|Corning Watch: Corning Inc. rewards shareholders|
LARRY WILSON, Correspondent Elmira Star Gazette 10:56 a.m. EST December 10, 2014
There was a time when Corning Inc. scoffed at dividends.
The company pointed out that most of its stockholders were pension funds, insurance companies or mutual funds. These institutional investors didn’t care about dividends, the Fortune 500 company said.
Instead, they wanted growth — in sales, profits and stock price.
In the early 2000s, as Corning Inc. slipped into one of the most challenging financial periods of its history, dividends dwindled.
Corning paid a quarterly dividend of 18 cents per share on June 1, 2000. As the optical communications business collapsed, so did the dividend of the Twin Tiers’ largest employer. It was first slashed by two-thirds, falling to 6 cents per share.
By July 2007 it had fallen to 5 cents per share, where it stayed until October 2011, when it rose to 7.5 cents.
So for most of the 2000s, the company stock price was depressed by the communications market collapse or the nationwide recession that began in 2008.
Investors, whether institutional or individual, got little in the way of price appreciation, little in the way of dividends and little in the way of growth. What exactly was the point of owning Corning Inc. stock?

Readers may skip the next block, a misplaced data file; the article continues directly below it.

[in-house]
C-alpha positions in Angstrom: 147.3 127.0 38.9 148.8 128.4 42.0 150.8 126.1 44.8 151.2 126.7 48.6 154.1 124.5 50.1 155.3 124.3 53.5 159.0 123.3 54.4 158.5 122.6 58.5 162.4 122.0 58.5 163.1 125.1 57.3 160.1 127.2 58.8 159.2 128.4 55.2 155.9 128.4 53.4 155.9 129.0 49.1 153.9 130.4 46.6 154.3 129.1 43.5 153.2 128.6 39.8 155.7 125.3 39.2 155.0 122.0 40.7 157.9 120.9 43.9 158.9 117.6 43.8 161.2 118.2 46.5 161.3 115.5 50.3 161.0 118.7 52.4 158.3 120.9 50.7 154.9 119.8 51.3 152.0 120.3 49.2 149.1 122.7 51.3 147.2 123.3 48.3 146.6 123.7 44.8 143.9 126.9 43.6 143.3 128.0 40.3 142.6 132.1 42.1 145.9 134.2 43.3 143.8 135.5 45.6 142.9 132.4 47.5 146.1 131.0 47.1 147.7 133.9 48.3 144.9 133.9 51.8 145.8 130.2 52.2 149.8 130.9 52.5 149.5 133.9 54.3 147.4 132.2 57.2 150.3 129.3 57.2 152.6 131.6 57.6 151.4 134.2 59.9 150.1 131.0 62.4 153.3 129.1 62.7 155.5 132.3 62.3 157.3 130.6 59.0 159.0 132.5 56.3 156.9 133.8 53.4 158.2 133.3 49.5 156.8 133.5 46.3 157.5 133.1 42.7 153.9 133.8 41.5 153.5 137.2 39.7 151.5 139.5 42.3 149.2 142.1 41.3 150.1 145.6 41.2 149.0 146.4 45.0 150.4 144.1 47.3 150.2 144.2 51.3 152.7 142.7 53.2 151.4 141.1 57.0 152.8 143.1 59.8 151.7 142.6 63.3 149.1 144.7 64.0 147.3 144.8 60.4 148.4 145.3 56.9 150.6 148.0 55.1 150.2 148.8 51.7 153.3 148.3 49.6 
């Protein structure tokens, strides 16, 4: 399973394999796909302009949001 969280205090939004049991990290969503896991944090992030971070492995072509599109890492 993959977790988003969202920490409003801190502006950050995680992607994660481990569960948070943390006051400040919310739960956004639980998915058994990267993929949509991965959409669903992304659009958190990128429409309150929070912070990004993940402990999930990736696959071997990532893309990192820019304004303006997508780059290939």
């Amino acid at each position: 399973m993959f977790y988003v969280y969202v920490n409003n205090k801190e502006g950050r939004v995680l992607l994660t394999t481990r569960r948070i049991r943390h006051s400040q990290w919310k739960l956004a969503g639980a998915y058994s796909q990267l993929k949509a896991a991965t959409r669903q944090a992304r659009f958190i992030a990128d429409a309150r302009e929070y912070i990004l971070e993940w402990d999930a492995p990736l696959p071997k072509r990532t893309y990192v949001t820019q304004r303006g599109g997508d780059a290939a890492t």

That was the question that individual investors began to ask at annual gatherings of stockholders — sometimes in a whisper, sometimes in a shout.
The increase in the dividend to 7.5 cents a share in 2011 turned out to be a tipping point. Realizing that shareholders had pretty much been left out of any gains that Corning Inc. had made, the company began trying to make up for lost time.
It launched stock buyback programs and dividend increases in an effort to reward investors for their loyalty. By 2013, the dividend had risen to 10 cents per share.
From 2011 through early 2014, Corning repurchased $5.5 billion worth of its common stock. Much of that stock was issued in the early 2000s to raise money when the company’s income fell dramatically.
The new stock, however, diluted the value of Corning’s shares for long-term stockholders.
Now, Corning is at it again. It recently announced that the quarterly dividend will rise to 12 cents per share in the first quarter of next year and that it will buy back another $1.5 billion of its common stock by the end of 2016.
Corning Inc. is hoping the stock buybacks will help stabilize or drive up the price of its stock.
There is no sign that the new round of dividend increases and stock buybacks will be the last.
Wendell Weeks, company chairman and president, said improvements in operating performance could lead to bigger dividends and more share repurchases.